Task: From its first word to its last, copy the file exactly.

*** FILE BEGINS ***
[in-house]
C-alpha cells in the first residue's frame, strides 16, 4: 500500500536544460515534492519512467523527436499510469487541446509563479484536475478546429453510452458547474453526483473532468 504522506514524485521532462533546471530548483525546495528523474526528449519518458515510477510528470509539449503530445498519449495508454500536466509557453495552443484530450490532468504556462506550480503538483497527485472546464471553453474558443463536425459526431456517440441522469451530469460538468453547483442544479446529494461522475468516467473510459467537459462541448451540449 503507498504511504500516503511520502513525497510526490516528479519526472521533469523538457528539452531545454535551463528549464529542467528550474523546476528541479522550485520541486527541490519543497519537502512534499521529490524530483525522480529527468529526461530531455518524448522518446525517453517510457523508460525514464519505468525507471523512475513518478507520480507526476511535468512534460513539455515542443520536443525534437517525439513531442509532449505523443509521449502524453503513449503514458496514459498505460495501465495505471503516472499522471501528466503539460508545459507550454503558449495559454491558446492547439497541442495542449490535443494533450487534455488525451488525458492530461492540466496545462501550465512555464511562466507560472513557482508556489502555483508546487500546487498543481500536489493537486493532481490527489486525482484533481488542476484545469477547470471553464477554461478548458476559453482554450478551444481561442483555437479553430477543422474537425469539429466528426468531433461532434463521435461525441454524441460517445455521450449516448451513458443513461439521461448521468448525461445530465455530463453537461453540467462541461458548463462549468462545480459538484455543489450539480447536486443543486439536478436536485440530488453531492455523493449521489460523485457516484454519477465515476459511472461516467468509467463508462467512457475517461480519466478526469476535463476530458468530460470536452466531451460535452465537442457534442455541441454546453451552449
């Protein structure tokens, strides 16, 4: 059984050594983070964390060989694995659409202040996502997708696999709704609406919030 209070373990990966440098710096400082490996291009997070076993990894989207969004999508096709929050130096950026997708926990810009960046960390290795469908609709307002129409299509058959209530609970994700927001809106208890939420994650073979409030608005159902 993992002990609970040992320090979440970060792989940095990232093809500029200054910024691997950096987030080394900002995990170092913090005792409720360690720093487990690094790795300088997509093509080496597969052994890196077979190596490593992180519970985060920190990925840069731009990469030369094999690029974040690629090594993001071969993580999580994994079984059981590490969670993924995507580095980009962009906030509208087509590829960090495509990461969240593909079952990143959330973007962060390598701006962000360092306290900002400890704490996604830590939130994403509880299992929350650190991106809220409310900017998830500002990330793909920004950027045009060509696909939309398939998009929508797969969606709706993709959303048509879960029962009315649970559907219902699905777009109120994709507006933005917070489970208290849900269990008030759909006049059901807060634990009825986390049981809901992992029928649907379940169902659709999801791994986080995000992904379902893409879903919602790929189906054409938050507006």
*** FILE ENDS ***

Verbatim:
[in-house]
C-alpha cells in the first residue's frame, strides 16, 4: 500500500536544460515534492519512467523527436499510469487541446509563479484536475478546429453510452458547474453526483473532468 504522506514524485521532462533546471530548483525546495528523474526528449519518458515510477510528470509539449503530445498519449495508454500536466509557453495552443484530450490532468504556462506550480503538483497527485472546464471553453474558443463536425459526431456517440441522469451530469460538468453547483442544479446529494461522475468516467473510459467537459462541448451540449 503507498504511504500516503511520502513525497510526490516528479519526472521533469523538457528539452531545454535551463528549464529542467528550474523546476528541479522550485520541486527541490519543497519537502512534499521529490524530483525522480529527468529526461530531455518524448522518446525517453517510457523508460525514464519505468525507471523512475513518478507520480507526476511535468512534460513539455515542443520536443525534437517525439513531442509532449505523443509521449502524453503513449503514458496514459498505460495501465495505471503516472499522471501528466503539460508545459507550454503558449495559454491558446492547439497541442495542449490535443494533450487534455488525451488525458492530461492540466496545462501550465512555464511562466507560472513557482508556489502555483508546487500546487498543481500536489493537486493532481490527489486525482484533481488542476484545469477547470471553464477554461478548458476559453482554450478551444481561442483555437479553430477543422474537425469539429466528426468531433461532434463521435461525441454524441460517445455521450449516448451513458443513461439521461448521468448525461445530465455530463453537461453540467462541461458548463462549468462545480459538484455543489450539480447536486443543486439536478436536485440530488453531492455523493449521489460523485457516484454519477465515476459511472461516467468509467463508462467512457475517461480519466478526469476535463476530458468530460470536452466531451460535452465537442457534442455541441454546453451552449
């Protein structure tokens, strides 16, 4: 059984050594983070964390060989694995659409202040996502997708696999709704609406919030 209070373990990966440098710096400082490996291009997070076993990894989207969004999508096709929050130096950026997708926990810009960046960390290795469908609709307002129409299509058959209530609970994700927001809106208890939420994650073979409030608005159902 993992002990609970040992320090979440970060792989940095990232093809500029200054910024691997950096987030080394900002995990170092913090005792409720360690720093487990690094790795300088997509093509080496597969052994890196077979190596490593992180519970985060920190990925840069731009990469030369094999690029974040690629090594993001071969993580999580994994079984059981590490969670993924995507580095980009962009906030509208087509590829960090495509990461969240593909079952990143959330973007962060390598701006962000360092306290900002400890704490996604830590939130994403509880299992929350650190991106809220409310900017998830500002990330793909920004950027045009060509696909939309398939998009929508797969969606709706993709959303048509879960029962009315649970559907219902699905777009109120994709507006933005917070489970208290849900269990008030759909006049059901807060634990009825986390049981809901992992029928649907379940169902659709999801791994986080995000992904379902893409879903919602790929189906054409938050507006």